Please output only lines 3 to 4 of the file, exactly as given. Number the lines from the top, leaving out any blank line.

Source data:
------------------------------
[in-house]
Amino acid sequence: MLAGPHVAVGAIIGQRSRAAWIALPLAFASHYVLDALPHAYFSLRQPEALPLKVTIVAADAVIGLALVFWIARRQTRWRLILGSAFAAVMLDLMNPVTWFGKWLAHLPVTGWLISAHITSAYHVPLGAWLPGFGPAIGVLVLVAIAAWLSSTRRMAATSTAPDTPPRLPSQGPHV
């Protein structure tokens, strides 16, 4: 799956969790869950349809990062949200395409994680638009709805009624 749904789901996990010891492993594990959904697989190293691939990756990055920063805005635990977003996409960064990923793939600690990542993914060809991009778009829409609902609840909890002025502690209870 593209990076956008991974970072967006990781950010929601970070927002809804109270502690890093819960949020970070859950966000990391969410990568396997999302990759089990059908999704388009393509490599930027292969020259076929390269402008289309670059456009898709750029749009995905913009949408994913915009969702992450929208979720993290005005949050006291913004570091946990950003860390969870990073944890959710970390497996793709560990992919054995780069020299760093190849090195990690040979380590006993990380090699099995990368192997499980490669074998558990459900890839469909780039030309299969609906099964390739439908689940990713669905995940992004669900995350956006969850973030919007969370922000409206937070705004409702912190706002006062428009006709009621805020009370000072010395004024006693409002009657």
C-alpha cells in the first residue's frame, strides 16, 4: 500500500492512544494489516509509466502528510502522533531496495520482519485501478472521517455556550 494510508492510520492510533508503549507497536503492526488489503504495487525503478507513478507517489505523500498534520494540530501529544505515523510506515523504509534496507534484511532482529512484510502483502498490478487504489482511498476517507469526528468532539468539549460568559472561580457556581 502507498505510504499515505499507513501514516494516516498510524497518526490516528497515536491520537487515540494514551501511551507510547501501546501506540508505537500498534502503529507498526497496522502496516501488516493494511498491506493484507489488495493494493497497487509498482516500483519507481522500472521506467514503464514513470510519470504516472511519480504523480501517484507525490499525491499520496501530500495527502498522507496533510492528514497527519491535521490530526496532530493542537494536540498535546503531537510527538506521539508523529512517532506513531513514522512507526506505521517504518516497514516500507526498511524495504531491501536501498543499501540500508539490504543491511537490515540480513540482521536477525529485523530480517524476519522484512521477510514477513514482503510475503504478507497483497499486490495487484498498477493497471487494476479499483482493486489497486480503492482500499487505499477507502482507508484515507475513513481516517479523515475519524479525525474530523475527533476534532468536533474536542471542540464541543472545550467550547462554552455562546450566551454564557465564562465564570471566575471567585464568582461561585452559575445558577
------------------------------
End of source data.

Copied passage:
């Protein structure tokens, strides 16, 4: 799956969790869950349809990062949200395409994680638009709805009624 749904789901996990010891492993594990959904697989190293691939990756990055920063805005635990977003996409960064990923793939600690990542993914060809991009778009829409609902609840909890002025502690209870 593209990076956008991974970072967006990781950010929601970070927002809804109270502690890093819960949020970070859950966000990391969410990568396997999302990759089990059908999704388009393509490599930027292969020259076929390269402008289309670059456009898709750029749009995905913009949408994913915009969702992450929208979720993290005005949050006291913004570091946990950003860390969870990073944890959710970390497996793709560990992919054995780069020299760093190849090195990690040979380590006993990380090699099995990368192997499980490669074998558990459900890839469909780039030309299969609906099964390739439908689940990713669905995940992004669900995350956006969850973030919007969370922000409206937070705004409702912190706002006062428009006709009621805020009370000072010395004024006693409002009657």
C-alpha cells in the first residue's frame, strides 16, 4: 500500500492512544494489516509509466502528510502522533531496495520482519485501478472521517455556550 494510508492510520492510533508503549507497536503492526488489503504495487525503478507513478507517489505523500498534520494540530501529544505515523510506515523504509534496507534484511532482529512484510502483502498490478487504489482511498476517507469526528468532539468539549460568559472561580457556581 502507498505510504499515505499507513501514516494516516498510524497518526490516528497515536491520537487515540494514551501511551507510547501501546501506540508505537500498534502503529507498526497496522502496516501488516493494511498491506493484507489488495493494493497497487509498482516500483519507481522500472521506467514503464514513470510519470504516472511519480504523480501517484507525490499525491499520496501530500495527502498522507496533510492528514497527519491535521490530526496532530493542537494536540498535546503531537510527538506521539508523529512517532506513531513514522512507526506505521517504518516497514516500507526498511524495504531491501536501498543499501540500508539490504543491511537490515540480513540482521536477525529485523530480517524476519522484512521477510514477513514482503510475503504478507497483497499486490495487484498498477493497471487494476479499483482493486489497486480503492482500499487505499477507502482507508484515507475513513481516517479523515475519524479525525474530523475527533476534532468536533474536542471542540464541543472545550467550547462554552455562546450566551454564557465564562465564570471566575471567585464568582461561585452559575445558577